Written by Vanessa Santilli-Raimondo for The Catholic Register on March 28, 2019
When I first started thinking about what I would do for Lent this year, the last thing I imagined was a fast that would encompass 54 Fridays, running until Easter of next year.
Then I met Erin Kinsella and the next thing I knew I was committing to meatless Fridays not only for this Lent, but for all of the coming year and right through Lent 2020.
Kinsella describes the 54 Fridays initiative as “an invitation to holiness.” She has taken the concept of a Lenten fast and expanded it to literally encompass 54 Fridays — from March 10, the first Friday of Lent, all the way to Good Friday on April 10, 2020.
The fast can encompass whatever gives participants a sense of not being fully satisfied in some way, as long as it is done as an offering to God recognition that only He can truly satisfy. It also includes a call to prayer, such as praying the Divine Mercy Chaplet. After talking to Erin, I decided to give it a try. I’m not alone.
According to Erin, the Director of Campus Ministry at the Newman Centre Catholic Mission at the University of Toronto, 334 people have joined the 54 Fridays Facebook group. They are mainly from Toronto, but also come from places like Nigeria, Iran, Mauritius, Slovakia, the United Kingdom, the United States, Italy and Peru.
“There have been new people added to the group every single day since we started, which is hugely encouraging because it seems that the call to prayer and fasting is deeply resonating with people who love the Church and want to respond to the challenges of our time, but don’t know where to start or what to do,” she says.
I’m participating by abstaining from meat on Fridays — a tall order for a carnivore like me — and by avoiding refined or added sugars. Not long after I started, I came across a reflection by Pope Francis from a recent Vatican summit on sustainable development. He said that in order to find a shared response to the cry of the Earth and to the cry of the poor, “those of us who are religious need to open up the treasures of our best traditions in order to engage in a true and respectful dialogue on how to build the future of our planet.”
Among the United Nations’ 17 sustainable goals to achieve “peace and prosperity for people and the planet” by 2030, responsible consumption and food production jumped out at me as being personally achievable through the practice of fasting — no doubt “one of the treasures of our best traditions.”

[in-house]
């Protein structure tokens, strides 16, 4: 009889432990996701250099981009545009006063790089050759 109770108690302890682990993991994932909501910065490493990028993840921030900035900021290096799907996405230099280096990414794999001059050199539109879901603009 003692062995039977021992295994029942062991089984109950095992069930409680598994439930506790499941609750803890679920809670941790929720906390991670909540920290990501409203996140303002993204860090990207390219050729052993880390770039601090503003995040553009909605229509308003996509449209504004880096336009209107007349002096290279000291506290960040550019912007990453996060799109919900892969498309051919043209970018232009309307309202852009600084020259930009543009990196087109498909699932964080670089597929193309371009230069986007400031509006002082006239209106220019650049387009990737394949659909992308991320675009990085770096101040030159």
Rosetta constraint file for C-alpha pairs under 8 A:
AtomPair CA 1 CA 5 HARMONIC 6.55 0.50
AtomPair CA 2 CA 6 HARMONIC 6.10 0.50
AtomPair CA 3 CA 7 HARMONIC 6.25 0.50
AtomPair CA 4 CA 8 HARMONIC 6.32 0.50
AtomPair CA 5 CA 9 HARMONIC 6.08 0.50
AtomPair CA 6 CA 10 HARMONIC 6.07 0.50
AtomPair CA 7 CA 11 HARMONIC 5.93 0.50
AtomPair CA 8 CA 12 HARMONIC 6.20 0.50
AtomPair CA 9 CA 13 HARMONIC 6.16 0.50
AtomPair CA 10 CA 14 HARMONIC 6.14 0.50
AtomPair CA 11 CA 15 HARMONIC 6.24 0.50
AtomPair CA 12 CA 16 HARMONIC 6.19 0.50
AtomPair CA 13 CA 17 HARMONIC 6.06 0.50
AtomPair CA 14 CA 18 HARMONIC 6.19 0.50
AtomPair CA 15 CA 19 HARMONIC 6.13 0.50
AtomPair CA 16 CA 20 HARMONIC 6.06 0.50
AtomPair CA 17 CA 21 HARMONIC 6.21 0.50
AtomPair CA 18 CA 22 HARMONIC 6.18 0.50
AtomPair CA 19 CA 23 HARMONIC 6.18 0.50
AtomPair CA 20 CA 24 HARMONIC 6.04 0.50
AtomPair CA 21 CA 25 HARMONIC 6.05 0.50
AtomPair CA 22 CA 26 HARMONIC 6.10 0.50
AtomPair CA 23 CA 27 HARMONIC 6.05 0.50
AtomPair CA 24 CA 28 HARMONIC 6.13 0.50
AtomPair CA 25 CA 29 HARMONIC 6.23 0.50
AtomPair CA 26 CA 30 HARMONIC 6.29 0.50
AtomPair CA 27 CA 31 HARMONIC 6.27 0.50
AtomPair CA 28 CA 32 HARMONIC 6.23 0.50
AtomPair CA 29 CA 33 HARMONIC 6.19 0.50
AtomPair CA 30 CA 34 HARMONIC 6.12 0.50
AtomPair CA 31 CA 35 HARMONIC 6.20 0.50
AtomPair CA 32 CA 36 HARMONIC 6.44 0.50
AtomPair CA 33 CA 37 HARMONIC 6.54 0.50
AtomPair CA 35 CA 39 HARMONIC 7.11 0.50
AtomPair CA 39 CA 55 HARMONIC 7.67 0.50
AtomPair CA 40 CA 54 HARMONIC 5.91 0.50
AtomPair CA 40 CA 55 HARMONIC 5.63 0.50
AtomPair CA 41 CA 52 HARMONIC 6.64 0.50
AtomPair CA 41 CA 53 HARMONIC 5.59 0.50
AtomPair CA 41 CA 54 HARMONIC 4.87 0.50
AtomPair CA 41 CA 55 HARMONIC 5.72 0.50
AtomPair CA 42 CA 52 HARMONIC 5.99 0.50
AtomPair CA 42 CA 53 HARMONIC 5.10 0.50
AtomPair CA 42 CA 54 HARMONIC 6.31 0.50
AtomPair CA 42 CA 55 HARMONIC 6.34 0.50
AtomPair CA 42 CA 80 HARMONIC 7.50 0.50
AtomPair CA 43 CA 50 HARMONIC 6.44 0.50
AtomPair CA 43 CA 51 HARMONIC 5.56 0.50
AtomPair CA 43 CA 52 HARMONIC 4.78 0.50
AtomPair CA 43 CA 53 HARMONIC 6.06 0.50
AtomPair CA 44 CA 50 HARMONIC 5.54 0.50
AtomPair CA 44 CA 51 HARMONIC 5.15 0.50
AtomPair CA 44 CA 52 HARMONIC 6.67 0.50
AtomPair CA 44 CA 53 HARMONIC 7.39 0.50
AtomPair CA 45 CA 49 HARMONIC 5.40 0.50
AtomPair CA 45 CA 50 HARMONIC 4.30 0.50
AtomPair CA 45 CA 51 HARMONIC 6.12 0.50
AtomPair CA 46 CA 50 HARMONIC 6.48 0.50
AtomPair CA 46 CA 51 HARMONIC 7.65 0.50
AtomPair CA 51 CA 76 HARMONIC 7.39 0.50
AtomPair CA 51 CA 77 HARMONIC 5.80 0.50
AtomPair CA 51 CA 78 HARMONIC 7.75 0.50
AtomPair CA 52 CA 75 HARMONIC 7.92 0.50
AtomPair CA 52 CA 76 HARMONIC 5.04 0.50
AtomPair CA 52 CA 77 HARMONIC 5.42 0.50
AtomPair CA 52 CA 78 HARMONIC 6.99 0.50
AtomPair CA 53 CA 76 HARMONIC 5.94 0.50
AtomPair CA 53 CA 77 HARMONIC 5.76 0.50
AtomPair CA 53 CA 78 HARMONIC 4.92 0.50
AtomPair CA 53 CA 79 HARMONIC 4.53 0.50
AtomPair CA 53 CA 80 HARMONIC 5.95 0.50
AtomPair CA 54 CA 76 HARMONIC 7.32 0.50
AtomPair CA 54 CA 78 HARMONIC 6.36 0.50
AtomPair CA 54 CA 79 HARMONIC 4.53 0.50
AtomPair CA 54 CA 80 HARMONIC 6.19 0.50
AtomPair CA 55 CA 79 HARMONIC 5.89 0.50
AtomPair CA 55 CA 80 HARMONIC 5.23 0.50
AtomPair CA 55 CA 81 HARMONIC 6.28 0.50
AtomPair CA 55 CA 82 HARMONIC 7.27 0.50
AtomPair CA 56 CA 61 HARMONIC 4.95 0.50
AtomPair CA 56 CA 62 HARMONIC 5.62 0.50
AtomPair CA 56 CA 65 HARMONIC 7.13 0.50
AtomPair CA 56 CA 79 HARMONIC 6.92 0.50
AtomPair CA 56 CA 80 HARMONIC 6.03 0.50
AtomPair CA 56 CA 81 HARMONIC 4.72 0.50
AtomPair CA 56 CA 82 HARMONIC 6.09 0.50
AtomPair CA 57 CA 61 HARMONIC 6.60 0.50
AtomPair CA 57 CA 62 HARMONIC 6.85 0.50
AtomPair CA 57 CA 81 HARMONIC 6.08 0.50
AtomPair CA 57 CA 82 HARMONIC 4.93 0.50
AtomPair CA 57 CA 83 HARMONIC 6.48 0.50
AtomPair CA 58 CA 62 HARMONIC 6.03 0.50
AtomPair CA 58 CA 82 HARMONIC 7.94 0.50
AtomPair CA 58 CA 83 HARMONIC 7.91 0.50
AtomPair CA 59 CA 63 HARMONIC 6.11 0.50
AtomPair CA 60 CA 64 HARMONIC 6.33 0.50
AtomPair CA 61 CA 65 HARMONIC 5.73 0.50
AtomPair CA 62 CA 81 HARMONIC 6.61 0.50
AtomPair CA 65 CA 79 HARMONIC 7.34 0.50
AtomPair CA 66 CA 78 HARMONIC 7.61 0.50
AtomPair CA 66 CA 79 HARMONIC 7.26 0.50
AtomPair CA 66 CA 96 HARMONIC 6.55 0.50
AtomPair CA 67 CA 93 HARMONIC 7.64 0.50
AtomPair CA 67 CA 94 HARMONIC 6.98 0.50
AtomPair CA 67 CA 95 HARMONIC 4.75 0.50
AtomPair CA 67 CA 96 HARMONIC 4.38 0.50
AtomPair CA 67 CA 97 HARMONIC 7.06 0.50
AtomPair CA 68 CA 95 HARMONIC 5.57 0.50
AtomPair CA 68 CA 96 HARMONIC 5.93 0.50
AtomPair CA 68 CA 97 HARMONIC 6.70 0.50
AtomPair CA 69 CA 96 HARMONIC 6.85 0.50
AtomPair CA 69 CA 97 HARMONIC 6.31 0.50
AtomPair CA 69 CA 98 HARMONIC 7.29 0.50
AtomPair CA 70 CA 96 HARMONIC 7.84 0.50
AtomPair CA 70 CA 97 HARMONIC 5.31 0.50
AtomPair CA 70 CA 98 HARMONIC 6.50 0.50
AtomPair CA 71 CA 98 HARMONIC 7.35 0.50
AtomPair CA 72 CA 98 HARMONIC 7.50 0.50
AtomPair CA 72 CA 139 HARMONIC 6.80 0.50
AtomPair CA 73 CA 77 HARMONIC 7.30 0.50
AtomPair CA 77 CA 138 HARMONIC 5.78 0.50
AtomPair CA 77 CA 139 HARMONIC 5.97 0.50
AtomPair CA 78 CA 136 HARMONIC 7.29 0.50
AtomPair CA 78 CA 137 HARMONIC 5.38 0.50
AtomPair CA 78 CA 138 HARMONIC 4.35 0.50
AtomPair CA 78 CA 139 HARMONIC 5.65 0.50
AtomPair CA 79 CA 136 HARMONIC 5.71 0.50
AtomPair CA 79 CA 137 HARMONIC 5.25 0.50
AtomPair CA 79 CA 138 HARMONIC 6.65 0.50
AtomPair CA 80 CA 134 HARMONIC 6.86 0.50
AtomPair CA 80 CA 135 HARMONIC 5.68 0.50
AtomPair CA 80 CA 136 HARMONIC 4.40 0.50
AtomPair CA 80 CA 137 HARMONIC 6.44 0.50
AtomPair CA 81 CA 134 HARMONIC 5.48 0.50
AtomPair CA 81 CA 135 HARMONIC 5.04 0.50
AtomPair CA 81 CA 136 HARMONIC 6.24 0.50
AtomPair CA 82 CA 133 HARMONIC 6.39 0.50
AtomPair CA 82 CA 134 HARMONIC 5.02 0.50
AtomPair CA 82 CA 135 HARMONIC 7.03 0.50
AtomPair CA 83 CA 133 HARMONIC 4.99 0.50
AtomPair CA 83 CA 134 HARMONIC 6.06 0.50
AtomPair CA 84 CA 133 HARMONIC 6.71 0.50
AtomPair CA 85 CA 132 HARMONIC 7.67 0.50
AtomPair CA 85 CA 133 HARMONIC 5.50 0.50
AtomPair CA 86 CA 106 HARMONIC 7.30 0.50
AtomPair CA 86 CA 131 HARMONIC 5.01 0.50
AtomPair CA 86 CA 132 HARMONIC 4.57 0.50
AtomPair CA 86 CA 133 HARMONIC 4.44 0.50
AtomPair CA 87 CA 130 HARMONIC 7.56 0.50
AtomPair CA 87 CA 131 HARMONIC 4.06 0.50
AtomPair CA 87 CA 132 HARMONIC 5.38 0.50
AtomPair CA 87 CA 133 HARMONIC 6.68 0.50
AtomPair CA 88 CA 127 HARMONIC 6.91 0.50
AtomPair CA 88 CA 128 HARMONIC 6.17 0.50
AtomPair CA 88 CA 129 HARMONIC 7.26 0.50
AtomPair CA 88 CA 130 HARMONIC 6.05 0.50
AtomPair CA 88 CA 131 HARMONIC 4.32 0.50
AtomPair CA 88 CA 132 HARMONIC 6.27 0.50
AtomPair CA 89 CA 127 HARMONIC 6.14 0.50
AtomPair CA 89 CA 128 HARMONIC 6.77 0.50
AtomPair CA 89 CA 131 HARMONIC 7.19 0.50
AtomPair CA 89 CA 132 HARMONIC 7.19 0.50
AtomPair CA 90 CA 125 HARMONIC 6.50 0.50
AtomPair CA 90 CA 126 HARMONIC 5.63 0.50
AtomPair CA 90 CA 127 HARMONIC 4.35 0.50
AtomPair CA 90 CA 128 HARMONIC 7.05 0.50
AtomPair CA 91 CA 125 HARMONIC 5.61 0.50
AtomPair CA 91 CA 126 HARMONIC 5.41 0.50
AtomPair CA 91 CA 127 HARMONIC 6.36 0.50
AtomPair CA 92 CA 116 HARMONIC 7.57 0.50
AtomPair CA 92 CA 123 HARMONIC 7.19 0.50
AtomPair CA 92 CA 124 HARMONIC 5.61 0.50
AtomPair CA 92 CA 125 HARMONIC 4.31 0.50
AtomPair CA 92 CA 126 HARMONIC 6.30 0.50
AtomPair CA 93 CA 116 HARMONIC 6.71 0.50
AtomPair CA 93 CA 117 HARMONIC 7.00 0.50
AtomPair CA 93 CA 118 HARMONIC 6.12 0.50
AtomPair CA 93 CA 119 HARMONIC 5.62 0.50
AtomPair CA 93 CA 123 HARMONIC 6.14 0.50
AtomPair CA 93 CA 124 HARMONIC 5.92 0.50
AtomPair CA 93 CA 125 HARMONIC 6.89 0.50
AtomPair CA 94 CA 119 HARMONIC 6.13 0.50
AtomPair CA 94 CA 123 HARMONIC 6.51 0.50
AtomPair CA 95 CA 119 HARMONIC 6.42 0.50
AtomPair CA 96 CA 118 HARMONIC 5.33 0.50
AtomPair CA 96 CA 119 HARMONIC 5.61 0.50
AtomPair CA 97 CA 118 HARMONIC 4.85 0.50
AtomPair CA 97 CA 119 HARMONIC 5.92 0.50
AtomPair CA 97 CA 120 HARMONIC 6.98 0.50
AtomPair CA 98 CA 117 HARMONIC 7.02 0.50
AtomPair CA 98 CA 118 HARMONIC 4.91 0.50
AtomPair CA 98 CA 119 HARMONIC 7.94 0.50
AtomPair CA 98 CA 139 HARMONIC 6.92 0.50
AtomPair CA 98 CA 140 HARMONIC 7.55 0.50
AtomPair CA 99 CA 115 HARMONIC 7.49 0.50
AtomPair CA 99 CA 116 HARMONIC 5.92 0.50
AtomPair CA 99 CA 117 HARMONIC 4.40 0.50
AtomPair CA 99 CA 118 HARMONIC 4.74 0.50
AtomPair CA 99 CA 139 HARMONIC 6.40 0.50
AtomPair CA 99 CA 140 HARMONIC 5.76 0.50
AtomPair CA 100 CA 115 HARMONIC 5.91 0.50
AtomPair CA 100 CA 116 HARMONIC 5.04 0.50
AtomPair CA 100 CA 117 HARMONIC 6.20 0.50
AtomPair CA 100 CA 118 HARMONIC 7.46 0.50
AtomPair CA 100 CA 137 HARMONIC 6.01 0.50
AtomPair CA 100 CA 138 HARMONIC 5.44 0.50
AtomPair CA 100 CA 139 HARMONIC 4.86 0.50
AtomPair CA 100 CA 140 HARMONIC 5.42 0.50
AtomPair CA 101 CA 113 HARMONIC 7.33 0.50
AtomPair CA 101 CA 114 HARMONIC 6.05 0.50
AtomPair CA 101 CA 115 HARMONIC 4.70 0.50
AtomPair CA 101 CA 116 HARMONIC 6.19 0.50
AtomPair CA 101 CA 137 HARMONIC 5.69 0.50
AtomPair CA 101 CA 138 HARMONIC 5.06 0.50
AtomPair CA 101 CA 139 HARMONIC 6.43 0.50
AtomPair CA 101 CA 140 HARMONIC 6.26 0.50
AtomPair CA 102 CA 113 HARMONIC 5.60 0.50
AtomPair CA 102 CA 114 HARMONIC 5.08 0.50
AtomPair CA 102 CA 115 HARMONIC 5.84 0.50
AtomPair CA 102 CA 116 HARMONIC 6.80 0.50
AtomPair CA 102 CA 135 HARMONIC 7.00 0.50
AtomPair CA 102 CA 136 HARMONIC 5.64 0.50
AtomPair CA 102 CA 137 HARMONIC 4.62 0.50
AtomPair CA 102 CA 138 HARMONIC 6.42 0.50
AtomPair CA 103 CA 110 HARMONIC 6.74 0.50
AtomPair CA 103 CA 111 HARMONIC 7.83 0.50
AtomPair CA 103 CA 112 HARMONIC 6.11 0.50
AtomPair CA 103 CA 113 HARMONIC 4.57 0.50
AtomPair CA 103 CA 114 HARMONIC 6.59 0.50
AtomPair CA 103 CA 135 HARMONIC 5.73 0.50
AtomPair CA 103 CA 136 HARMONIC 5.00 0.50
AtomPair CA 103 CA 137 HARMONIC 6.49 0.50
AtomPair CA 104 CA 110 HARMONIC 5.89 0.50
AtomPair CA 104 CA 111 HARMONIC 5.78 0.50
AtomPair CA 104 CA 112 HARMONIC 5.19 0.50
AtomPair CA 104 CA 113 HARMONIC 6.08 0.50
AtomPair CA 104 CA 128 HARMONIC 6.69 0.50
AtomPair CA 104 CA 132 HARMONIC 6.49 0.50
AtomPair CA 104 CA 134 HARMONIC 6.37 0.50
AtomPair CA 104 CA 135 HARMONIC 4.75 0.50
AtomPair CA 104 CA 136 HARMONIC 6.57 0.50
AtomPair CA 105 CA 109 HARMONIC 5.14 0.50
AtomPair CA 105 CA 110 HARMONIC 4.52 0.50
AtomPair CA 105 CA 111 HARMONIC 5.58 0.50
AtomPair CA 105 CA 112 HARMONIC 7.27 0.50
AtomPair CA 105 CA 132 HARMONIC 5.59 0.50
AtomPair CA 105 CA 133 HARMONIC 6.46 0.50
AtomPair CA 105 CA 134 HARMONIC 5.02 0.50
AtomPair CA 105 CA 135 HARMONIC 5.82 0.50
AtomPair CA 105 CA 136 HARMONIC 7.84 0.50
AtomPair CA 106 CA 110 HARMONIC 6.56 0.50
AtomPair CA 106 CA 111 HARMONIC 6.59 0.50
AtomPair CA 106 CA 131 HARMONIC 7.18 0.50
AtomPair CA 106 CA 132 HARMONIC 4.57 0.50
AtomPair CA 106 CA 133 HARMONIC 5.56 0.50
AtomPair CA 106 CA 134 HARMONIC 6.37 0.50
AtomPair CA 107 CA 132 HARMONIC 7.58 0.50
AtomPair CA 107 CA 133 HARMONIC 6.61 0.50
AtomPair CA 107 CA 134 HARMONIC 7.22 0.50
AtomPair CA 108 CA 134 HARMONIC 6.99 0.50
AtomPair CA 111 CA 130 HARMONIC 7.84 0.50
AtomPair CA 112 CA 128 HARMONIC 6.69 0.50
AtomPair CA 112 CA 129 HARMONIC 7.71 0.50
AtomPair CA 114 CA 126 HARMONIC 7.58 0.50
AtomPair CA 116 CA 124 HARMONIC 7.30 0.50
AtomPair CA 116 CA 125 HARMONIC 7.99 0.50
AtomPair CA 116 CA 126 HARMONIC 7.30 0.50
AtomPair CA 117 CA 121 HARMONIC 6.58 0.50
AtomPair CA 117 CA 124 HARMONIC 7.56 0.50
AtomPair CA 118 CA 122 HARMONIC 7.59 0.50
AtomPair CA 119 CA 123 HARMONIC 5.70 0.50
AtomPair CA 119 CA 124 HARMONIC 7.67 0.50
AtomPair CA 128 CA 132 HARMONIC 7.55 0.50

My initial reason to go meatless during the 54 Friday initiative was entirely spiritual, but now the environmental aspect has provided added motivation.
According to a recent United Nations report compiled by scientists from 70 countries, meat consumption is driving up carbon emissions, with beef production and distribution being the worst offender in generating greenhouse gases. As a society, we “plough through this planet’s finite resources as if there is no tomorrow,” said Joyce Msyua, Acting Executive Director of UN Environment.
North Americans are accustomed to abundance. Trips to the supermarket let us buy pretty much whatever we desire. But awareness of the planet’s environment should be spurring a mindset shift. We must practice the virtue of temperance when buying meat, realizing that the Earth’s resources are finite.
In Laudato Si’, Pope Francis says we act as if there “an infinite quantity of energy and resources are available, that it is possible to renew them quickly and that the negative effects of the exploitation of the natural order can be easily absorbed.” He calls it a false notion that should be reversed.
Responsible consumption should also include a commitment to cut food waste in half. According to Second Harvest, more than half of all food produced in Canada is lost or wasted. This spoiled food is responsible for 56.6 million tonnes of “carbon dioxide-equivalent” emissions. The need for change is critical.
My commitment to the 54 Fridays initiative came out of prayer and a sense of wanting to do something to support the Church in the midst of all its struggles. I began the fast hoping to reap spiritual dividends. It is an unexpected bonus to learn that, in my small way, I am also playing a role in improving the state and health of “our common home.”